Allāh, to whom all honour belongs, is the Creator of the universe. He has unlimited power and His sovereignty extends over everything, living and non-living, earthly and ethereal. He is the only true Helper. While all other aids are bound in the vicious chain of cause-and-effect, His transcends these limitations. Whatever takes place in the universe, on the earth and in the heavens, owes to the exercise of His will and power. The world of becoming and the world of being dance to His t unes. From Him alone emanate the eternal concepts of right and truth. He is the One Who causes the brightness of the day to lapse into the darkness of the night and then the brilliant sun to pop out of its murky folds and the whole process occurs in imperceptible grades and shades that one is simply st unned by its inviolate precision. While human calculation fails or shows unpredictable variation, divine calculus remains steady and varied and is immune to the “slings and arrows” of unpredictability. He is Unique in His self-orientation and in His attributes. He has no partner and associate and, single-handedly, He blesses billions of creatures with the gift of life, reclaims His blessings in the flash of a second leaving the living creat ure a mere bundle of bones and “ a heap of broken images”and administers countless worlds stretching to inconceivable limits. Each particle in the universe carries the stamp of His identity. No other object or creature has the power to possess anything of his own free will because his will is moulded by divine consent. Whatever he owns or possesses is a divine gift and not a self-created achievement. An individual has no right of possession even over his own body. Gain and loss, life and death and resurrect ion after death are not in human control. Allāh alone is directly responsible for the act of living and the act of dying because He controls each breath we inhale, each movement we make and each step we take. Human act s may be justified by purely human motives in terms of cause-and-effect and, only to this extent, it is supported by Islamic regulations and Qur’ānic injunctions.
On this level it is possible to believe that a creat ure is himself responsible for his gain and loss and it is through his personal efforts that he has attained certain possessions or achieved a specific degree of excellence. But to hold him responsible for gain and loss from the point of view of creation, invention, disease or absolute power is incorrect. If we take a deeper view we will realise that any attribution of gain and loss, life and death, belonging and possession to the creatures is not real but figurative. All such phenomena should act ually be arrogated to only Allāh, as He alone deserves it. But, unfort unately, some people have a chronic addiction to t wist the Qur’ānic verses and clamp on them an interpretation that is tailored either to their preconceived notion or reflects a kind of perverse self-indulgence. In order to put a philosophical spin on their distorted derivat ions, they rely on hair-splitting and logic chopping. But their interpretations are inconsistent with the actual semantic tenor of the Qur’ānic verses, and these ‘minidevils’, instead of drawing closer to the meaning of the Qur’ān, are drawn further apart and like “vacant shuttles weave the wind.” But such people abound in the present times as extremism has elbowed out moderation, vulgarity has edged out modesty and shame has replaced decency. These people have eliminated the difference bet ween the literal and figurative meanings of the Qur’ānic verses and discarded the sobering influence of moderation. They consider it valid to base their argument s on the real meanings of these verses. Therefore, they are pathetically allergic to any metaphorical elaboration.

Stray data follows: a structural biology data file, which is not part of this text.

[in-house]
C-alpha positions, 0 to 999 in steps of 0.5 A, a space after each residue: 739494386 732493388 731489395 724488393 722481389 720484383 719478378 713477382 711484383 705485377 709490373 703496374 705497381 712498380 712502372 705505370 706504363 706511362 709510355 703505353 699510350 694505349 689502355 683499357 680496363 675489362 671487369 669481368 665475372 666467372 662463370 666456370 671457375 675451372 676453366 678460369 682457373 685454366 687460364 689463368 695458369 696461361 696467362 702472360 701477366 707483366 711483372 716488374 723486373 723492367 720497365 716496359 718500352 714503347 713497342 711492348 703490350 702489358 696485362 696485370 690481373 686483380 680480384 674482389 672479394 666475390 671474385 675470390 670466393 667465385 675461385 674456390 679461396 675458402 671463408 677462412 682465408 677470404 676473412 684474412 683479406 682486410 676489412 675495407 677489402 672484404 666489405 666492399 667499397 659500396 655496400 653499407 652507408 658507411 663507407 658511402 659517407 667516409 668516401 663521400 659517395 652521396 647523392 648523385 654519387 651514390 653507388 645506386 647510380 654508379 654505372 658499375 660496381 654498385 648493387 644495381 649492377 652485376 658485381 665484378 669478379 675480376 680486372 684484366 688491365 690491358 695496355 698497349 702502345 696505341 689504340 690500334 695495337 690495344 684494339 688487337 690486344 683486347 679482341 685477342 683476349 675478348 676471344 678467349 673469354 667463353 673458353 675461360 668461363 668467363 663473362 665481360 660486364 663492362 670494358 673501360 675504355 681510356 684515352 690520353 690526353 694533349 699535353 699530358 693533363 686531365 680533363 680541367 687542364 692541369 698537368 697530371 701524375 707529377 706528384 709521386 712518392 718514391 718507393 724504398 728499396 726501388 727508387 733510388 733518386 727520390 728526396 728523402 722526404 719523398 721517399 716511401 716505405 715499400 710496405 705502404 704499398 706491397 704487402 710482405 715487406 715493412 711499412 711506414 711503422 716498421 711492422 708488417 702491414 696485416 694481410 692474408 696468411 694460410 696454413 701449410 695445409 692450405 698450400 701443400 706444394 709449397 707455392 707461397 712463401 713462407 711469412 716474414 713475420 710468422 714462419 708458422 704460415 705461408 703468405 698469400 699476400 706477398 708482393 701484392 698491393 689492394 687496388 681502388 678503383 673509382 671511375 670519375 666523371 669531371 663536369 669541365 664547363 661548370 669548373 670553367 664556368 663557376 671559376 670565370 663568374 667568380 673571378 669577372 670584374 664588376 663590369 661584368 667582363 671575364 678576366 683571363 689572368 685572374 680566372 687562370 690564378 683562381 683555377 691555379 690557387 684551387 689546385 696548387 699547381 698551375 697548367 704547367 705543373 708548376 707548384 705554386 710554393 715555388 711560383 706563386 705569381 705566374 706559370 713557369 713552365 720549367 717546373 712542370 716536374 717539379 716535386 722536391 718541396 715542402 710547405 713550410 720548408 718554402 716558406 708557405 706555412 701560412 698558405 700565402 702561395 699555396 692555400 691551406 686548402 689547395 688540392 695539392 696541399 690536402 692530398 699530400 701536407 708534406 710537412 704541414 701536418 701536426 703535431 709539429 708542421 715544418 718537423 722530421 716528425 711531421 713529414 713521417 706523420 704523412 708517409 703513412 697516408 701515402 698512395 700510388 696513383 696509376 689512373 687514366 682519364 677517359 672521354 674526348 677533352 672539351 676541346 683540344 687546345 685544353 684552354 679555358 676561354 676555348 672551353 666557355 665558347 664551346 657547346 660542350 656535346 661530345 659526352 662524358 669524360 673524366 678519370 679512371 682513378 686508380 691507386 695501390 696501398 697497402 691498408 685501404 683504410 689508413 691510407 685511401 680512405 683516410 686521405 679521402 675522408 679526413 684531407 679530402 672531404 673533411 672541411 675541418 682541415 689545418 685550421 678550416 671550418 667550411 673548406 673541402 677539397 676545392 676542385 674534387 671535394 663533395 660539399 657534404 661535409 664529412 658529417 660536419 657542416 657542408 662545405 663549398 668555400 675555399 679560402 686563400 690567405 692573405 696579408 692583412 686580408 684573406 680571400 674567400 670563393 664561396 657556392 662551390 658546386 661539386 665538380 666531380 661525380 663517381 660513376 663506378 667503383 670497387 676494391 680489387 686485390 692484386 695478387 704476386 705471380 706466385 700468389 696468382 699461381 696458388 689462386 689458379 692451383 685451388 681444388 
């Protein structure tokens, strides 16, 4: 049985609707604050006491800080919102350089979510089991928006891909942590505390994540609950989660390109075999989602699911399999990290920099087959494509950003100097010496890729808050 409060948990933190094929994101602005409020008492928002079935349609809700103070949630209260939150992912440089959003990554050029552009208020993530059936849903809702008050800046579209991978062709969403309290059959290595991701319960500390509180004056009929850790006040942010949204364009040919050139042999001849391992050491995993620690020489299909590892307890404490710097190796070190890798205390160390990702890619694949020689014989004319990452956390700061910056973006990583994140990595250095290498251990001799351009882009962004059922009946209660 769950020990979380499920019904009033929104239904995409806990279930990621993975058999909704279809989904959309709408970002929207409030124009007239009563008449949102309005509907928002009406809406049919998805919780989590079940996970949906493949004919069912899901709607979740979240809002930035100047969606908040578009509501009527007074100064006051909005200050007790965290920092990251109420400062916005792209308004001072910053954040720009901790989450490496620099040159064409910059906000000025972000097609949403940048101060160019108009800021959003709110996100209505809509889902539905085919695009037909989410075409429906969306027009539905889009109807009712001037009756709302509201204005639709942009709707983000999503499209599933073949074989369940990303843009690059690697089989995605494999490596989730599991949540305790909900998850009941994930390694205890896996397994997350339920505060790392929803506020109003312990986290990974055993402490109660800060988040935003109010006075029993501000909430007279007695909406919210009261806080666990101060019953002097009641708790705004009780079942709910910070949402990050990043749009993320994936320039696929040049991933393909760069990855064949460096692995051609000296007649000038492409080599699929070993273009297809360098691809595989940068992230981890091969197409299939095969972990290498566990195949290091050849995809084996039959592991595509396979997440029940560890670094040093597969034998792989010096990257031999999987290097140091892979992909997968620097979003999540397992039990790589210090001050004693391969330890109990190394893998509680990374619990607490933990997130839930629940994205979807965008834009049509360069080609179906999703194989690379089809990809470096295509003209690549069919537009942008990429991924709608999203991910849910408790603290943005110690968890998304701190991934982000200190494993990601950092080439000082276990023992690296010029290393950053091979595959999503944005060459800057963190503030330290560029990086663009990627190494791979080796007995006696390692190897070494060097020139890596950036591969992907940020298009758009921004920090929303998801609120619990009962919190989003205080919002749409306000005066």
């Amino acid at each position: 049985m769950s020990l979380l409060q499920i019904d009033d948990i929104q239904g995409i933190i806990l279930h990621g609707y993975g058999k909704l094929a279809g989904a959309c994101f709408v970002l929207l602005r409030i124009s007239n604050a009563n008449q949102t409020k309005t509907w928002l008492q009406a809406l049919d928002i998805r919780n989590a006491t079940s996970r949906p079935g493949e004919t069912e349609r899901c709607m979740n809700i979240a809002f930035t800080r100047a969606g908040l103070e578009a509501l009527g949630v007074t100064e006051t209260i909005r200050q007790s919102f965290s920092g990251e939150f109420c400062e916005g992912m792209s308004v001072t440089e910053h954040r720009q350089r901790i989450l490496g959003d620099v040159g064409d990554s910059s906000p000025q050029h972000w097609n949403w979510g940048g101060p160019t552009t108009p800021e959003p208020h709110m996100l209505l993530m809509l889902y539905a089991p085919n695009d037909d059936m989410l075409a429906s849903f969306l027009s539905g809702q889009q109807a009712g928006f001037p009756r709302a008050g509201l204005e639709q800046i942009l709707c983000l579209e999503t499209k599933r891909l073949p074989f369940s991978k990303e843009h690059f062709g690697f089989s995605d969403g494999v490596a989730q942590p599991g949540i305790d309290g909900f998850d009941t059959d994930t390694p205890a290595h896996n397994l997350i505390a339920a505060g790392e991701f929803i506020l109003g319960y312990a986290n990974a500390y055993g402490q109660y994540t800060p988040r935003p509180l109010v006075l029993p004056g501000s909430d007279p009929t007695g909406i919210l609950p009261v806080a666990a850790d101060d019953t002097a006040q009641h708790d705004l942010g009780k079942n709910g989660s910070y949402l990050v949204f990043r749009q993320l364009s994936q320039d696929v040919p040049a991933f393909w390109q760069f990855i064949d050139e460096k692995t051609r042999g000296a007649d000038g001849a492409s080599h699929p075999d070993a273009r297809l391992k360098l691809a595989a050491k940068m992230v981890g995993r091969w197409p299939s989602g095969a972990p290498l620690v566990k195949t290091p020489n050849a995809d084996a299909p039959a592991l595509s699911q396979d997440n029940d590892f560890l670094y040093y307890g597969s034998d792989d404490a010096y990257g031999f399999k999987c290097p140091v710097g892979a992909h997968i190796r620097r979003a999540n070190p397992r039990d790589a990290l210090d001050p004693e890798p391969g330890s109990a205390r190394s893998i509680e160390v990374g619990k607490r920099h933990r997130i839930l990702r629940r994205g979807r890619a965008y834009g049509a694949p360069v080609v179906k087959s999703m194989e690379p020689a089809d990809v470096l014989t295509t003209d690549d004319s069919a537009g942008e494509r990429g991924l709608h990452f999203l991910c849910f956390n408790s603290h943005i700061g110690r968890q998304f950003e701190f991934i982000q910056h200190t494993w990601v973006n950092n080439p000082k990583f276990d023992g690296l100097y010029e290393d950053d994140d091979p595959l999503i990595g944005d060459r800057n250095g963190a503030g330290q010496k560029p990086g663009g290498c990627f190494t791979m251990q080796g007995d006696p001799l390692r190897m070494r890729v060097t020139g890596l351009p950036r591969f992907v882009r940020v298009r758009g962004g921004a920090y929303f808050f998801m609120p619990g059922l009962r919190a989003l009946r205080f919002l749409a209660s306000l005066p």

This is the reason they have t urned their faces from the explanations and interpretations offered by our forefathers. They are trying to create purely opinionative explanations and giving rise to unpalatable innovations and they are busy generating beliefs, which run counter to the actual teachings of the Qur’ān and the sunnah. If we cast an impartial glance, we come across innumerable ignoramuses among the masses who are victims of literal distortion and blow out of all proport ion the figurative dimension, throwing the element of moderation to the winds. Their misplaced enthusiasm is as irritating as the unwelcome prejudice of the others is unsettling. Though they are firmly anchored to their faith in divine unity and other Islamic beliefs they are treated as suspect s and pariahs by those who regard figurative interpretation as alien to the essence of Islam. But the fact is that those who are in search of truth follow the path of balance and moderation; they shun extremism in any shape and form. Therefore, if they keep in mind the Qur’ānic concept of balance, they can bridge the chasm bet ween the t wo extremes of literal and figurat ive interpretation and reknit the Muslims into a more dynamic unity. It is this spirit of moderation and creative reconciliation that can guarantee the security of our faith and generate a sane and sensible response to divine unity. Imām Ibn Taymiyyah is regarded a controversial figure as far as the interpretation of Islamic beliefs is concerned. But this is flying in the face of reality. In fact, his belief is rooted in balance. And if it receives an objective and impartial interpretation from our contemporary scholars,
 . Shakespeare, Hamlet.
 . Eliot, The Burial of the Dead.